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    • "Though, whole parasite vaccine (either live/killed or attenuated one) offered vast array of antigens to the host immune system that induced both protective as well as non-protective responses (94), recent advent in our knowledge about the immunobiology of the Leishmania infection provided probable explanations for the failure of the first generation vaccines, which further insisted for the development of newer vaccination strategies against VL. A variety of different molecules were identified from parasite based on their abundance, surface localization, T-cell clones, screening of antigen pools/expression libraries with sera of infected animals and humans, which was further evaluated as suitable vaccine candidates leading to the production of a number of experimental vaccines against different forms of leishmaniasis over past few decades (95). In case of VL, extensive vaccination studies have not been possible due to unavailability of an appropriate animal model. "
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    ABSTRACT: Visceral Leishmaniasis (VL) or kala-azar, a vector-borne protozoan disease, shows endemicity in larger areas of the tropical, subtropical and the Mediterranean countries. WHO report suggested that nearly 500,000 new cases of VL occur annually, including 100,000 cases from India itself. Treatment with available anti-leishmanial drugs are not cost effective, with varied efficacies and higher relapse rate, which poses a major challenge to current kala-azar control program in Indian subcontinent. Therefore, a vaccine against VL is imperative and knowing the fact that recovered individuals developed lifelong immunity against re-infection, it is feasible. Vaccine development program, though time taking, has recently gained momentum with the emergence of omic era i.e. from genomics to immunomics. Classical as well as molecular methodologies has been overtaken with alternative strategies wherein proteomics based knowledge combined with computational techniques (immunoinformatics) speed up the identification and detailed characterization of new antigens for potential vaccine candidates. This may eventually help in the designing of polyvalent synthetic and recombinant chimeric vaccines as an effective intervention measures to control the disease in endemic areas. This review focuses on such newer approaches being utilized for vaccine development against VL.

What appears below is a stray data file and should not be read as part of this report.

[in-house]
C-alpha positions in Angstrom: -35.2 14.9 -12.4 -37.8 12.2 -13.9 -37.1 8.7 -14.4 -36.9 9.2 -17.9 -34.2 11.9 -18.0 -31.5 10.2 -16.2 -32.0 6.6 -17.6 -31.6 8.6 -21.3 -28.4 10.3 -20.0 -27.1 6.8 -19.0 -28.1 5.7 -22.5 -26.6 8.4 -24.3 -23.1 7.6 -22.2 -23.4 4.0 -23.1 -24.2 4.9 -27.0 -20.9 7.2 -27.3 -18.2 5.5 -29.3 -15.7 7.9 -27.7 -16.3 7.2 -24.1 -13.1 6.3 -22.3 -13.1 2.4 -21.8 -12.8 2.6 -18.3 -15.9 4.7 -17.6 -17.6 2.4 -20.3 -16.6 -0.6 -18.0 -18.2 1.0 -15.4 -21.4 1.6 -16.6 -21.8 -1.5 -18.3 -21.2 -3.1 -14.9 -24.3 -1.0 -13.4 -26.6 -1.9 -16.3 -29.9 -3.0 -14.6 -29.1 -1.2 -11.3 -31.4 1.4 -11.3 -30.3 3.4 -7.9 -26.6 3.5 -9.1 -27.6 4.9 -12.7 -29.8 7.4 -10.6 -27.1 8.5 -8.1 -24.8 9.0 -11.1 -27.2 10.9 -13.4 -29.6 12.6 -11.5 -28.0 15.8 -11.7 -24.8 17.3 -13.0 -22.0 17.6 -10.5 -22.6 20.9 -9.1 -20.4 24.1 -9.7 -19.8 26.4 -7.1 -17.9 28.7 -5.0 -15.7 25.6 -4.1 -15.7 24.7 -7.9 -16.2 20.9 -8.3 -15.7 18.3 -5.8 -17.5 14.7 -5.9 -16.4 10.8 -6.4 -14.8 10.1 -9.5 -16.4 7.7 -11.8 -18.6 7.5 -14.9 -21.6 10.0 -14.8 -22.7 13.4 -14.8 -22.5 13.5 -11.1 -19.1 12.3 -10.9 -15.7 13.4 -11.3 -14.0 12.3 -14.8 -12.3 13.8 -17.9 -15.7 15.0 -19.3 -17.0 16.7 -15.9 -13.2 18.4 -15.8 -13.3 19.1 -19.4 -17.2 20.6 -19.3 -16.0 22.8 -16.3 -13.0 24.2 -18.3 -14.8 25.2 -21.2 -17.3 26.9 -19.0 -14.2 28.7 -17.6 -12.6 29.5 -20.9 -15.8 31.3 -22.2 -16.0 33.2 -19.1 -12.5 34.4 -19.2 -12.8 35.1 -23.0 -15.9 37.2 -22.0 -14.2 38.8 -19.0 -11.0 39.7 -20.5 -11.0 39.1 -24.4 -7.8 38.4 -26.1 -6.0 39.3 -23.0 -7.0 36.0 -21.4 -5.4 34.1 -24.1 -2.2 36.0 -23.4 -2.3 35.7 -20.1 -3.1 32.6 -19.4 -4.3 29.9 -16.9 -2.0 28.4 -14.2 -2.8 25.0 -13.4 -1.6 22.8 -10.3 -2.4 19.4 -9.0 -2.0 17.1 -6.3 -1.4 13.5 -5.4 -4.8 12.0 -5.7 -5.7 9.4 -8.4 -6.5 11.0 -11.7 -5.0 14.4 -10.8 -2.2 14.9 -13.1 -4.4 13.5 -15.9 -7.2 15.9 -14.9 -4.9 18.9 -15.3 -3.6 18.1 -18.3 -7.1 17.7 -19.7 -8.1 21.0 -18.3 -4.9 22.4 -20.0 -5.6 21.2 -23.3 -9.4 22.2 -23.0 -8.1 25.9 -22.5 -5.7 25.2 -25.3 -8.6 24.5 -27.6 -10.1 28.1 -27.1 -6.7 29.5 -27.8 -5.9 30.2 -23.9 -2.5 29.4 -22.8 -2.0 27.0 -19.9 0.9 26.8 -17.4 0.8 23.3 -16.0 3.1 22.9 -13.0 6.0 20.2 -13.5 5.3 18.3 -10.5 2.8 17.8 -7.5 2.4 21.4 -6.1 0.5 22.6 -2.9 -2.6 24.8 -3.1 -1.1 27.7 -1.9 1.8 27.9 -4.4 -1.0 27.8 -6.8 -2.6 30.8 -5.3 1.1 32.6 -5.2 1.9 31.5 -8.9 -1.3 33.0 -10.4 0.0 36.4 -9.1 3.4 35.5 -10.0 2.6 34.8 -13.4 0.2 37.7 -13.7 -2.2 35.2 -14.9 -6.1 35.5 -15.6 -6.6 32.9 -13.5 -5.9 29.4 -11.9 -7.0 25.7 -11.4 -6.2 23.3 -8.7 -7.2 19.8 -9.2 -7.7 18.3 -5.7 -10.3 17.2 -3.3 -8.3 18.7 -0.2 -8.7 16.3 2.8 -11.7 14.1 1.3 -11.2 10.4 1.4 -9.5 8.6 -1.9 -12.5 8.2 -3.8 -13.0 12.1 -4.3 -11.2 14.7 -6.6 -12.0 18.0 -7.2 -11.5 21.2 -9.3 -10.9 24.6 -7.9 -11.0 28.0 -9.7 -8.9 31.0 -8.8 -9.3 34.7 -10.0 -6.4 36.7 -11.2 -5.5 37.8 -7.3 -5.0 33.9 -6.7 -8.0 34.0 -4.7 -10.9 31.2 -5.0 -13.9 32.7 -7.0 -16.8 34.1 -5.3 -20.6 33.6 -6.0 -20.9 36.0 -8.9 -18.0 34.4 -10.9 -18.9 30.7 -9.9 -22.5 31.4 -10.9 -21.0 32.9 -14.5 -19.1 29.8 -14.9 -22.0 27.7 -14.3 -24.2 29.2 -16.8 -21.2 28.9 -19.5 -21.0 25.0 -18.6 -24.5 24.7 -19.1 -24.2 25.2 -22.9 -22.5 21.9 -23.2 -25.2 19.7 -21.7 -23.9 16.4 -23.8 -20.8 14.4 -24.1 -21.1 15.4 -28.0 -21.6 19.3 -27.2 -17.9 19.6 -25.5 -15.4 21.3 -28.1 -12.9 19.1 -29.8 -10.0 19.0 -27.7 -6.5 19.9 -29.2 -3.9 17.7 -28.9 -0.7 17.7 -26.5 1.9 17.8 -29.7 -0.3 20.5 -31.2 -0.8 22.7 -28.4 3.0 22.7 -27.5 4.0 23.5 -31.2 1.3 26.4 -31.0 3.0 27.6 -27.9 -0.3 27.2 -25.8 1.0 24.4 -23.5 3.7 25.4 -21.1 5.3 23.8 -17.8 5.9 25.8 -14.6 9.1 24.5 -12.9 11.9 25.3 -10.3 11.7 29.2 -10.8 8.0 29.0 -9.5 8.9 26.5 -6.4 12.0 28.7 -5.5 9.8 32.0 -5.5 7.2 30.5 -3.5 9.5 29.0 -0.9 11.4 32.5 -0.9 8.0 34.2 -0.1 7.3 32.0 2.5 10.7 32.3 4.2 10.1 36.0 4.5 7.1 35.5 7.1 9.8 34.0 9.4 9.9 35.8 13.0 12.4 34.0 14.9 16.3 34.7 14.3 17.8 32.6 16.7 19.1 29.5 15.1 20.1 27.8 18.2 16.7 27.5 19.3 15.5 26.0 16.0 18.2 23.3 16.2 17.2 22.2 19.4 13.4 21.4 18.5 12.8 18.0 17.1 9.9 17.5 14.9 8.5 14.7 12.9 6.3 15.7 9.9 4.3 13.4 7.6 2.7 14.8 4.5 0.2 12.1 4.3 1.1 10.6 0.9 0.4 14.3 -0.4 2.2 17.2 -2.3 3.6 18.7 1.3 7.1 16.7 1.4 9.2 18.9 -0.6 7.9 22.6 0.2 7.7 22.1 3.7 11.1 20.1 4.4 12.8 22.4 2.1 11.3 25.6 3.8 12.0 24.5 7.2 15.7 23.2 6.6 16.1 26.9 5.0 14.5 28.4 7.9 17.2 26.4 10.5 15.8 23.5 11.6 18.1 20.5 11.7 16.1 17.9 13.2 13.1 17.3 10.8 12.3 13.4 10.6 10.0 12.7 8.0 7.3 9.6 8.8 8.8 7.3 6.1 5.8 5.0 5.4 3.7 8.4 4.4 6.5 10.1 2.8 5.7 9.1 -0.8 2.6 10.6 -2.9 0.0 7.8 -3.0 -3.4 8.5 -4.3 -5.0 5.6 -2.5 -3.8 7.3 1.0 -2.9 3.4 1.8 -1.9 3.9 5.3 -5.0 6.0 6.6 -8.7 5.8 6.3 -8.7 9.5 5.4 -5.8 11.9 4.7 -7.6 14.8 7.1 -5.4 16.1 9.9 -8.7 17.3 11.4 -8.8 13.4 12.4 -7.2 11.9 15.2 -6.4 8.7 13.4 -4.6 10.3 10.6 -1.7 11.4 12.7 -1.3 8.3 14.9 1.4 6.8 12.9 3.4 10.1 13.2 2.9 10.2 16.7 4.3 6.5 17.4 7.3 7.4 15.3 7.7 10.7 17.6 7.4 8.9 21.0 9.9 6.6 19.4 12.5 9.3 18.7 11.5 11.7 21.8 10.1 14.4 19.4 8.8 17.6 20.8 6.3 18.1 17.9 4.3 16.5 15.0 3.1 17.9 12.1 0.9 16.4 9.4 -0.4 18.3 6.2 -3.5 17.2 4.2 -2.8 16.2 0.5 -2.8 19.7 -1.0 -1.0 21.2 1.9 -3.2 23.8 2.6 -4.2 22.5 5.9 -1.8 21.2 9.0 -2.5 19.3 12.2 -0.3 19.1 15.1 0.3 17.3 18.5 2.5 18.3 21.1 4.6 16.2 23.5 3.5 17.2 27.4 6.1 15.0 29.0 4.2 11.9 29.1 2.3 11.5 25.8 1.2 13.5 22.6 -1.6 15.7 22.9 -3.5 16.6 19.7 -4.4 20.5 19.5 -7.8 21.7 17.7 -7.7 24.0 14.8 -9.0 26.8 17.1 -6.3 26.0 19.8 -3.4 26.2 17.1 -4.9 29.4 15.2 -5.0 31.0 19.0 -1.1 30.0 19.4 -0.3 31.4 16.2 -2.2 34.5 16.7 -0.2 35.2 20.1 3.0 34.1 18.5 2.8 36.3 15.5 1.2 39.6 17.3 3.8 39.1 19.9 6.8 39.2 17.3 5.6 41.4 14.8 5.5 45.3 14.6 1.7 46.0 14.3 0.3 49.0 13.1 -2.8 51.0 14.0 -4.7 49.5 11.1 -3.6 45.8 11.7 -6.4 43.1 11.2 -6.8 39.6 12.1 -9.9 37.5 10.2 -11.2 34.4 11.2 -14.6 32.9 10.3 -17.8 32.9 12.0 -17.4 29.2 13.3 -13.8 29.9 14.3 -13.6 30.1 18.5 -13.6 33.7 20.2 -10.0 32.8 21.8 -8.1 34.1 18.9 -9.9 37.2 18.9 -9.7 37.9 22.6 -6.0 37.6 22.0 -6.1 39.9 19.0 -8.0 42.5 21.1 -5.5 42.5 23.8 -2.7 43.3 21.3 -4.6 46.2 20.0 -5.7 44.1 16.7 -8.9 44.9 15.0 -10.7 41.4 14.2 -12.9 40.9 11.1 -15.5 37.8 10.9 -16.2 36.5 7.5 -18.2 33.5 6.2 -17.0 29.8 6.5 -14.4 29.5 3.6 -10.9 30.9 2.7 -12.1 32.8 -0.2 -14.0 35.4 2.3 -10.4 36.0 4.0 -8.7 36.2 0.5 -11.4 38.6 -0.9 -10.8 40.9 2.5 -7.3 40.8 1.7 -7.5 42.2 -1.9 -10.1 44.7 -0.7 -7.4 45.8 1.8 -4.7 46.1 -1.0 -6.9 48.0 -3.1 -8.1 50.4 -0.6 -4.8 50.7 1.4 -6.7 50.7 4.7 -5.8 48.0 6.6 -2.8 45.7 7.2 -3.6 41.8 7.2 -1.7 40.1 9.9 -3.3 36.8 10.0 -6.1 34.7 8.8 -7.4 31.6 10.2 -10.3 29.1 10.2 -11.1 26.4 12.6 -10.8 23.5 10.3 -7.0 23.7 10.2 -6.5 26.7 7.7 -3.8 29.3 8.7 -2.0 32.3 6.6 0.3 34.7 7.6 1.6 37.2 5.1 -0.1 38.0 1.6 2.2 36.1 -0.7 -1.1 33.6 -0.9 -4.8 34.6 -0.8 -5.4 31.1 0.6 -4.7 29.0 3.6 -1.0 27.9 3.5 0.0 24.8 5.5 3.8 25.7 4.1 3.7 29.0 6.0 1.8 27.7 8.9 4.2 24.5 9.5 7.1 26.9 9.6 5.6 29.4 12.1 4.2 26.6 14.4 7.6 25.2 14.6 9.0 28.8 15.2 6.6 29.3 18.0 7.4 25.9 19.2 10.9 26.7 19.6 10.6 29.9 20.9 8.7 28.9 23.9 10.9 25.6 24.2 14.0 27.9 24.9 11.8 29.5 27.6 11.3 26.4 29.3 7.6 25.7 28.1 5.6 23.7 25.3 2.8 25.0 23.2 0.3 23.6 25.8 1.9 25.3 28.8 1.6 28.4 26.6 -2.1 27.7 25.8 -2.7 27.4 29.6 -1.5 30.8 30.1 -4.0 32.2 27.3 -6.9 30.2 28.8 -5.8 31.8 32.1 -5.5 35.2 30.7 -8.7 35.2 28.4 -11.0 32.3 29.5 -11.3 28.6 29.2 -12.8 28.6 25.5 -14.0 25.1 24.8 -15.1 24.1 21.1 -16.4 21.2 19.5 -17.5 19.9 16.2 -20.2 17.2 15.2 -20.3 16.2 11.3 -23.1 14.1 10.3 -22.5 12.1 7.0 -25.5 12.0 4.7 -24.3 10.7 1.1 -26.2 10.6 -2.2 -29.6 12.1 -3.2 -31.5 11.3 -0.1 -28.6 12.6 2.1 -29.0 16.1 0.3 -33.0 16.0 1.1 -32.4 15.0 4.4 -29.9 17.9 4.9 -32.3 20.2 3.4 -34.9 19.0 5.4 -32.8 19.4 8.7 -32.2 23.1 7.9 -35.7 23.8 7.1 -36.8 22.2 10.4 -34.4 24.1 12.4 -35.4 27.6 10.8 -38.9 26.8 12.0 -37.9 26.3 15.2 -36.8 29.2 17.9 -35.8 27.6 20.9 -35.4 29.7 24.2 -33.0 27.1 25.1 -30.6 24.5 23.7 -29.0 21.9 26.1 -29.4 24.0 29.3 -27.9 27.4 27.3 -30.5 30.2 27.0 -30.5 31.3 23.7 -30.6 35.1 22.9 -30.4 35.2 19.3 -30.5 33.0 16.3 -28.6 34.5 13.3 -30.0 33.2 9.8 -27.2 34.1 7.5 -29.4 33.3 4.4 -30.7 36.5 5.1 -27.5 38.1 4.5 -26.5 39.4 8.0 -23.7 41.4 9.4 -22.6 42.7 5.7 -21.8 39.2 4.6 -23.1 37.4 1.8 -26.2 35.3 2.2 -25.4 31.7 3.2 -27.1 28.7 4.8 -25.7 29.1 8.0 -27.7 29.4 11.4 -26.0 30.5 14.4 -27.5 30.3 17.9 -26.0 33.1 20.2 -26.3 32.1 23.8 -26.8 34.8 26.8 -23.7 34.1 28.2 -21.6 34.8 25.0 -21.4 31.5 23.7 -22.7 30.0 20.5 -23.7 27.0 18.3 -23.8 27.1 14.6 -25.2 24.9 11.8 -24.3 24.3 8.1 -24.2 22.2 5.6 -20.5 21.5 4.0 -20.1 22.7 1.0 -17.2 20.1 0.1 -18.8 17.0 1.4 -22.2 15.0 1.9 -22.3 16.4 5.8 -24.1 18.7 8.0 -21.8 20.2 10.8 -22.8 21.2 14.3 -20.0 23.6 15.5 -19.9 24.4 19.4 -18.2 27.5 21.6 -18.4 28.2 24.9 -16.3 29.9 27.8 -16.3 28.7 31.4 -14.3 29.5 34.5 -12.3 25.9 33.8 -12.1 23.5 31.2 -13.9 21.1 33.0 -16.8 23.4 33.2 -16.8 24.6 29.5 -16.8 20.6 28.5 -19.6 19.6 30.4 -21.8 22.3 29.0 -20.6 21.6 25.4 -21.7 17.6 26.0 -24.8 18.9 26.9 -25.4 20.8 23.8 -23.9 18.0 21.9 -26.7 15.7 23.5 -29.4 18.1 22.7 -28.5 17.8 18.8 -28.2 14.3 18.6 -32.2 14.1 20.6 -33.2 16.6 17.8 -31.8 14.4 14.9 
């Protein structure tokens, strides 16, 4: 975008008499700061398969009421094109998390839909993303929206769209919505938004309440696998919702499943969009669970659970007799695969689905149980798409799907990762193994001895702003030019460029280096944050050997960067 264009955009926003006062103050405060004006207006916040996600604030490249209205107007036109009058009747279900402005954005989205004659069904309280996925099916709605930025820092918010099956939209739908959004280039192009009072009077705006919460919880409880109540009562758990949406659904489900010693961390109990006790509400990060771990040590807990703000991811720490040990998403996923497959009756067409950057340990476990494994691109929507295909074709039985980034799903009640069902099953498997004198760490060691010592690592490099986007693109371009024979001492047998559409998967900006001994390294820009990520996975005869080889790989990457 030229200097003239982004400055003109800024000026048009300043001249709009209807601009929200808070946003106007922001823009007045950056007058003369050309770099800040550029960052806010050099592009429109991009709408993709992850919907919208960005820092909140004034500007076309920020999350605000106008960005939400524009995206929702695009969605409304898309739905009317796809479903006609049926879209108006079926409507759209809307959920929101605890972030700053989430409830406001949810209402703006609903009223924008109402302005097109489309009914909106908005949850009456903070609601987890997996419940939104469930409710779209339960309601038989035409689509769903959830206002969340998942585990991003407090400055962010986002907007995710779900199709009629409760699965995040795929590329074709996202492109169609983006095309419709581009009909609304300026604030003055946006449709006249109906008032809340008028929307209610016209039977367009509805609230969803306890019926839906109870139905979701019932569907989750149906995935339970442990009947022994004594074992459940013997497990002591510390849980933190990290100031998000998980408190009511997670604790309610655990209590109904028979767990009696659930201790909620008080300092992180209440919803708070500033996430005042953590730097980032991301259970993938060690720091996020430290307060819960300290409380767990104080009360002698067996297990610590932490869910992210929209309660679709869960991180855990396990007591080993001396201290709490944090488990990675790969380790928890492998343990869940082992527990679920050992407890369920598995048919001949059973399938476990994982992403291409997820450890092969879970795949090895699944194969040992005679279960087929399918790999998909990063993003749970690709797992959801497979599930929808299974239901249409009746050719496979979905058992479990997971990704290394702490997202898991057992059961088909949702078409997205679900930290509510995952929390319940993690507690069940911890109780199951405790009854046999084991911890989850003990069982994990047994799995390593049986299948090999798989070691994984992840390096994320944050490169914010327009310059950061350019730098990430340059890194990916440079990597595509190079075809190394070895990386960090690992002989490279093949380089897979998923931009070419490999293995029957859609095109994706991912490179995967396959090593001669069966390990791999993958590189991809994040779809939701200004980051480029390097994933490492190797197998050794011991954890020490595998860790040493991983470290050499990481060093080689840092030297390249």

Frontiers in Immunology 07/2014; DOI:10.3389/fimmu.2014.00380
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    • "For human use, subunit vaccines based on selected parasite antigens, however, would offer a more defined and more stable alternative (20). But, major obstacles to their successful development exist and these are on the one hand the identification of the most effective antigens and on the other hand their formulation. "
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    ABSTRACT: Visceral leishmaniasis is a neglected infectious disease caused primarily by Leishmania donovani and Leishmania infantum protozoan parasites. A significant number of infections take a fatal course. Drug therapy is available but still costly and parasites resistant to first line drugs are observed. Despite many years of trial no commercial vaccine is available to date. However, development of a cost effective, needle-independent vaccine remains a high priority. Reverse vaccinology has attracted much attention since the term has been coined and the approach tested by Rappuoli and colleagues. This in silico selection of antigens from genomic and proteomic data sets was also adapted to aim at developing an anti-Leishmania vaccine. Here, an analysis of the efforts is attempted and the challenges to be overcome by these endeavors are discussed. Strategies that led to successful identification of antigens will be illustrated. Furthermore, these efforts are viewed in the context of anticipated modes of action of effective anti-Leishmania immune responses to highlight possible advantages and shortcomings.
    Frontiers in Immunology 06/2014; 5:260. DOI:10.3389/fimmu.2014.00260